What an evening, spent half the evening taking pictures of chilli's, then harvesting ripe fruits (above are this years harvest of jalapeno's) and the other half putting some of the unripe chilli plants into the shower (you heard right) to get rid of greenfly. A heaving tepid douching in the shower - should do the trick of getting rid of greenfly - and if it doesn't I'll spray them with a mixture of washing up liquid/water to kill the aphids and then treat them to another shower in a day or two - pesky greenfly. That should get rid of them but I'll keep an eye!
I try to be as natural a gardener as possible, I'm not organic - some of the organic 'principles' I find hard to agree with in some ways (a story for another time, especially practices in some commercial 'organic' growing) but the term 'natural' gardening suits me better. It's more frugal to limit the chemicals we put into our plants and better for us and the plant if we can get the balance right naturally. Enough of that - chilli's! Yum - I love them - they are a vegetable (well, really they are a fruit) that is expensive and I can grow myself. They are very pretty plants as well and giving them house/greenhouse space can be doubly beneficial.
Chillis are part of the Deadlynighshade family (Solanaceae), but don't let that put you off - they are relatives to tomatoes/cape gooseberry/potatoes etc and chilli's are a type of Capsicum or Pepper fruit. They were discovered native in the America's and first documented on the voyage of Christopher Colombus (wow!) in 1493. Capsicums = Capsa meaning 'box' relating to the hollow fruits. Ignore me, I'm secretly a plant taxonomist in disguise - I love knowing why plants are called plants and what makes them all interrelated! Today I've learnt about the origin of my chilli's so I'm a happy girl! There are thought to be 10 wild types of chilli and 4-5 domesticated species and are classified by the types of fruits they have (I'll stop there incase you're asleep). Anyway, this year I am growing 10 different types on my windowsill (no polytunnel yet) - its part of an experiment - part market research.
I'll explain.......I'm hoping to sell enough plants from home to sustain our way of life - a small part of a larger 'patchwork' lifestyle (a friend quoted one day, I did like the expression) whereby you sustain your life by a financing through a few or many projects at home. Growing plants is one way I think I can contribute to our finances - its a skill I'm lucky to have and something I enjoy, below is another jalapeno - pretty plant isn't it?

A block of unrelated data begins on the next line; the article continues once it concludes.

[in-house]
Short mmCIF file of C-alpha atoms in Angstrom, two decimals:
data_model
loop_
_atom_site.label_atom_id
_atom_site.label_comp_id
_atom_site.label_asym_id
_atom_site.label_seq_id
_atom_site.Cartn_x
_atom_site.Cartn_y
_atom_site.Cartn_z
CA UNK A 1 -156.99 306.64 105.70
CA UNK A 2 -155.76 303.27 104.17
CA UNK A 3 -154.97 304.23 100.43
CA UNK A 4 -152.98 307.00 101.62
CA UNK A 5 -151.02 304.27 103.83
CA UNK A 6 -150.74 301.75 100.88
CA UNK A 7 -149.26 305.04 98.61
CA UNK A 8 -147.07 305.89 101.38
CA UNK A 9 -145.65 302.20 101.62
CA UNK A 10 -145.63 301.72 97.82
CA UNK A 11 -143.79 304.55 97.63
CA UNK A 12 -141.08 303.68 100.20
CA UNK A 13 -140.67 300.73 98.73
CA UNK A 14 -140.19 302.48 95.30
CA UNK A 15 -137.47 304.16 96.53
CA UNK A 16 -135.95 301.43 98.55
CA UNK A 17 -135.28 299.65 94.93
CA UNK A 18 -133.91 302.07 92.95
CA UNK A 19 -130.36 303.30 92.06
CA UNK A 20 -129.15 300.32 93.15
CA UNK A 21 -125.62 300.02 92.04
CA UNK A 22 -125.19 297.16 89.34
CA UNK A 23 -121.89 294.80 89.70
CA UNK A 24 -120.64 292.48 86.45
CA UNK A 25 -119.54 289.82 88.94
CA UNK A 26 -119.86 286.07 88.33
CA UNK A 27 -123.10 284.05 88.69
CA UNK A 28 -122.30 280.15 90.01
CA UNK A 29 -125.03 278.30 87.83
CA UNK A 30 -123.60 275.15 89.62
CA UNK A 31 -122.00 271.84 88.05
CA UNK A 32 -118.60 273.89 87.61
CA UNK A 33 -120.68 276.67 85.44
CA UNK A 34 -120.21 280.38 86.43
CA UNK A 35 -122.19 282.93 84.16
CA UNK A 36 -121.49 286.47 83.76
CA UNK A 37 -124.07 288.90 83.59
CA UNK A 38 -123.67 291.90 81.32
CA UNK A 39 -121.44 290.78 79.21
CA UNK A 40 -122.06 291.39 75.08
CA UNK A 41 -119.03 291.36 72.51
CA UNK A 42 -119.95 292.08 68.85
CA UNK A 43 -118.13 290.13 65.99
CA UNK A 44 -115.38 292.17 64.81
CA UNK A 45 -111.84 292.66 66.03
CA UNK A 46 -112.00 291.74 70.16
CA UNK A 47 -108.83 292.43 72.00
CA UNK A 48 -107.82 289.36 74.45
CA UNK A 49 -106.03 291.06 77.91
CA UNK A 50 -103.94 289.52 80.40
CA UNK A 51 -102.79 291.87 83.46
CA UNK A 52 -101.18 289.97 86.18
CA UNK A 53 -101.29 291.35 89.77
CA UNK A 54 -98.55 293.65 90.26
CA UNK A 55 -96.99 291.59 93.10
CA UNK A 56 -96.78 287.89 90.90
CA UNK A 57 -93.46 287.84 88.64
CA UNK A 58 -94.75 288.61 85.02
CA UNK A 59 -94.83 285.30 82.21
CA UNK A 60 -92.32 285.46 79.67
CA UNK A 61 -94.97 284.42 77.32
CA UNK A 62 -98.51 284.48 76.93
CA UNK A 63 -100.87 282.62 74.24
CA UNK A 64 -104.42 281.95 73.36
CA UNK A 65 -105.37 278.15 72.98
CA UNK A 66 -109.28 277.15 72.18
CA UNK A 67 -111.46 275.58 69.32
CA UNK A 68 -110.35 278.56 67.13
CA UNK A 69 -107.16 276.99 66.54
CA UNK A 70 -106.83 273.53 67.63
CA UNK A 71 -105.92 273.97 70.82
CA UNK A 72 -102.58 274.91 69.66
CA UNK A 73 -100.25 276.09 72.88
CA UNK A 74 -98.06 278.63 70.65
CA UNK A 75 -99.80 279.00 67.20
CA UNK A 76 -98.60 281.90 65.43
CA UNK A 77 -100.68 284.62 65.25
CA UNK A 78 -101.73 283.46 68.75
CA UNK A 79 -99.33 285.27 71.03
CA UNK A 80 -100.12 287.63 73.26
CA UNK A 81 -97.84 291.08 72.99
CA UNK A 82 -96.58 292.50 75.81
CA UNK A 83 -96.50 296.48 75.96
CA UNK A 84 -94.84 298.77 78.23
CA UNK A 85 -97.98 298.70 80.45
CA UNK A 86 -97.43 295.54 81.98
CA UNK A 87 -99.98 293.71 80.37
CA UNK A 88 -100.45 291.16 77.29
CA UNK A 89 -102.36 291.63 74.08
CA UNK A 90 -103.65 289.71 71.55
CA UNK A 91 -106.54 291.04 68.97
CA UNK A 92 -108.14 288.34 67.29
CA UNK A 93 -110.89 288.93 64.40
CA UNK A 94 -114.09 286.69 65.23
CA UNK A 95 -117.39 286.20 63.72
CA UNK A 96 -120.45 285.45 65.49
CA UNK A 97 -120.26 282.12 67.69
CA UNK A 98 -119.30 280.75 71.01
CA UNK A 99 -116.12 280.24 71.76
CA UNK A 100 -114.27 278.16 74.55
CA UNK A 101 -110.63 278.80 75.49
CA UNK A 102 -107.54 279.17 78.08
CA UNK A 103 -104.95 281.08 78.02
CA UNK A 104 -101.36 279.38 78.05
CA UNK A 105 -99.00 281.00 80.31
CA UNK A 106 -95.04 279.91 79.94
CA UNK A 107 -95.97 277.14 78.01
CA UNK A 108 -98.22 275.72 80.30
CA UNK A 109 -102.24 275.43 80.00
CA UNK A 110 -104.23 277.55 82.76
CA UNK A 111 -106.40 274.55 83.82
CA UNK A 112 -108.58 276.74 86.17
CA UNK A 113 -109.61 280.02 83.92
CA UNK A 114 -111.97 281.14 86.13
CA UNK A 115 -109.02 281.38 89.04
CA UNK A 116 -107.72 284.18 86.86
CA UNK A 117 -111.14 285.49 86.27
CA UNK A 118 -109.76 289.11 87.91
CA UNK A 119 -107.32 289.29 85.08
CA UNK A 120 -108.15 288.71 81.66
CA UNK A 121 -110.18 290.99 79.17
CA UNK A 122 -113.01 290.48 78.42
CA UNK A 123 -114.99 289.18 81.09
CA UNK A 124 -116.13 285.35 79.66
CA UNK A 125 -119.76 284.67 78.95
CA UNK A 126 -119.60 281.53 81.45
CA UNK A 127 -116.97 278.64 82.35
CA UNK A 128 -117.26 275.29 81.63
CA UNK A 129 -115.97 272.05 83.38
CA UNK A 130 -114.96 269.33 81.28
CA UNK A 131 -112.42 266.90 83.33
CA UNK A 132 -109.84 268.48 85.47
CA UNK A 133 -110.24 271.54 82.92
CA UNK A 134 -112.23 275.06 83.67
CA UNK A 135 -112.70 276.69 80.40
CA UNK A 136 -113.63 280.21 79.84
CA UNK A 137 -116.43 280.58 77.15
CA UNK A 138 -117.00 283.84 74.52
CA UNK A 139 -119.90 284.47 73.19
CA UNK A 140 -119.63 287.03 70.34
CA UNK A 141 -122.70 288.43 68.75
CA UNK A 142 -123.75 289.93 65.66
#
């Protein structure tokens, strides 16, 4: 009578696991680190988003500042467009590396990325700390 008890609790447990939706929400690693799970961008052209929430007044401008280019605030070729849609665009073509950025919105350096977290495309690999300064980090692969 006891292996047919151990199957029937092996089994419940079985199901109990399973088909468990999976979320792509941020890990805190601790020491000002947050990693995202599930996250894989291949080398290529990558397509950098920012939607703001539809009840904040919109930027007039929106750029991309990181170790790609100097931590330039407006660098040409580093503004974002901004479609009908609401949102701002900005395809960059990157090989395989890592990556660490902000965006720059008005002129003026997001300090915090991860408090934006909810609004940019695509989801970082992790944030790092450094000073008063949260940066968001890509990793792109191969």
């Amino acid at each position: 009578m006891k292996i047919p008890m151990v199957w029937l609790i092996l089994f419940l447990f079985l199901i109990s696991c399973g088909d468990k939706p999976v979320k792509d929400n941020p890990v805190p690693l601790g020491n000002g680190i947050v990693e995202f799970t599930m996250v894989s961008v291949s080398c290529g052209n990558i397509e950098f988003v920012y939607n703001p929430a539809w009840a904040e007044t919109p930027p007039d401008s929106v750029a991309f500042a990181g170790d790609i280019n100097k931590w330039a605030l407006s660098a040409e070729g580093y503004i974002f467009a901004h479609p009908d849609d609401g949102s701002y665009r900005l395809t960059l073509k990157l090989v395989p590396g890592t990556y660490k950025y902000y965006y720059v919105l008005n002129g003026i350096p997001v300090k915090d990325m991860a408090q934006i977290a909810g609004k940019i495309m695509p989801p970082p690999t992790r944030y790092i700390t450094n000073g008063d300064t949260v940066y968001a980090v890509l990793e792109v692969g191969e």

Over spring this year I bought a number of vegetable/house/fruit plants over the mechanism of internet eg with a few from Ebay. I wanted to see how people packaged their plants, what quality the plants were, the prices they were charging and also essentially how they did it. We had a myriad of plants arrive in the post - some good - some not so good. Most plants arrived in 'jiffy plugs' (pic below) or in net/small pots, which I found interesting as I like to send seedlings bare rooted. It did help me to have the confidence to know that my growing was very much upto standard. My plants were healthy, well grown and compared very well to those at the highest end of the market - YAY!
We also had a myriad of packaging arrive - some good/some not so good - from these purchases I've been able to forge my own ideas for selling plants and have the pleasure to 'road test' the plants I purchased. Hence ordering a collection of 10 chilli plants (which nicely came with 5 free unexpected plants (a cucumber, tomoto, aubergene and a courgette!) what a nice surprise! (And, a good tip for sending plants to people - I'll order from that person again - the plants were good and the wee extra plants were a nice touch). This is how they arrived - nice and healthy in their own little jiffy pot.
So, the 10 chilli's were all successful and I'm beginning to harvest the ones which are ready at the moment - I've had to cut back one which wasn't looking too healthy, although it provided 4 decent chillis and thankfully now it's got new shoots coming. As chilli's are tender annuals in this country, or can be short-lived tender perennials I'm going to have a go at giving mine a prune after they've finished producing fruit and then overwinter them in a cool but frost free place to regrow them next year. I've a friend who's done this successfully for the last 5 years now and the plant has gone from strength to strength - more chilli's each year! So, part interested, part frugal I'm going to give that a go this year. I've also read of taking cuttings from new growth in the spring - so I'll try that too and I'm going to collect seed and try too. Anything that gives me a plant for free - I'll give a go!